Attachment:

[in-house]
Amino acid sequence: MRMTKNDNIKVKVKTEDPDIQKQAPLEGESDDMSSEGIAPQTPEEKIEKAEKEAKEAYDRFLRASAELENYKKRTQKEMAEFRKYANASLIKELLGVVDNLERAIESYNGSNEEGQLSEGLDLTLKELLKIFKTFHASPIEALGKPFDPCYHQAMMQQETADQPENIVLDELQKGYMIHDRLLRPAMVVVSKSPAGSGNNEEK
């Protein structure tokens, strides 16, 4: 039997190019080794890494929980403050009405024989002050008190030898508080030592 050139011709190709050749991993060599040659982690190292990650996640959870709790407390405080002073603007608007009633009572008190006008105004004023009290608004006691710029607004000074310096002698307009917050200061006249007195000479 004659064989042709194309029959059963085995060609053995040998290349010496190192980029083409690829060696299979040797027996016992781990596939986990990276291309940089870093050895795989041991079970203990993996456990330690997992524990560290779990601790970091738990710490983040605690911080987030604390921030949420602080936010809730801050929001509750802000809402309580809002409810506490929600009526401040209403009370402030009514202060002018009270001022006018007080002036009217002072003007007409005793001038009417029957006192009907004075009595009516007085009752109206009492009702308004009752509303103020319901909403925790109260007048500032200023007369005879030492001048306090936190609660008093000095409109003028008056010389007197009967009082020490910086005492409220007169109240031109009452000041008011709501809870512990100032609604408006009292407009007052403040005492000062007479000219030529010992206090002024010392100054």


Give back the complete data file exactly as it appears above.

[in-house]
Amino acid sequence: MRMTKNDNIKVKVKTEDPDIQKQAPLEGESDDMSSEGIAPQTPEEKIEKAEKEAKEAYDRFLRASAELENYKKRTQKEMAEFRKYANASLIKELLGVVDNLERAIESYNGSNEEGQLSEGLDLTLKELLKIFKTFHASPIEALGKPFDPCYHQAMMQQETADQPENIVLDELQKGYMIHDRLLRPAMVVVSKSPAGSGNNEEK
């Protein structure tokens, strides 16, 4: 039997190019080794890494929980403050009405024989002050008190030898508080030592 050139011709190709050749991993060599040659982690190292990650996640959870709790407390405080002073603007608007009633009572008190006008105004004023009290608004006691710029607004000074310096002698307009917050200061006249007195000479 004659064989042709194309029959059963085995060609053995040998290349010496190192980029083409690829060696299979040797027996016992781990596939986990990276291309940089870093050895795989041991079970203990993996456990330690997992524990560290779990601790970091738990710490983040605690911080987030604390921030949420602080936010809730801050929001509750802000809402309580809002409810506490929600009526401040209403009370402030009514202060002018009270001022006018007080002036009217002072003007007409005793001038009417029957006192009907004075009595009516007085009752109206009492009702308004009752509303103020319901909403925790109260007048500032200023007369005879030492001048306090936190609660008093000095409109003028008056010389007197009967009082020490910086005492409220007169109240031109009452000041008011709501809870512990100032609604408006009292407009007052403040005492000062007479000219030529010992206090002024010392100054």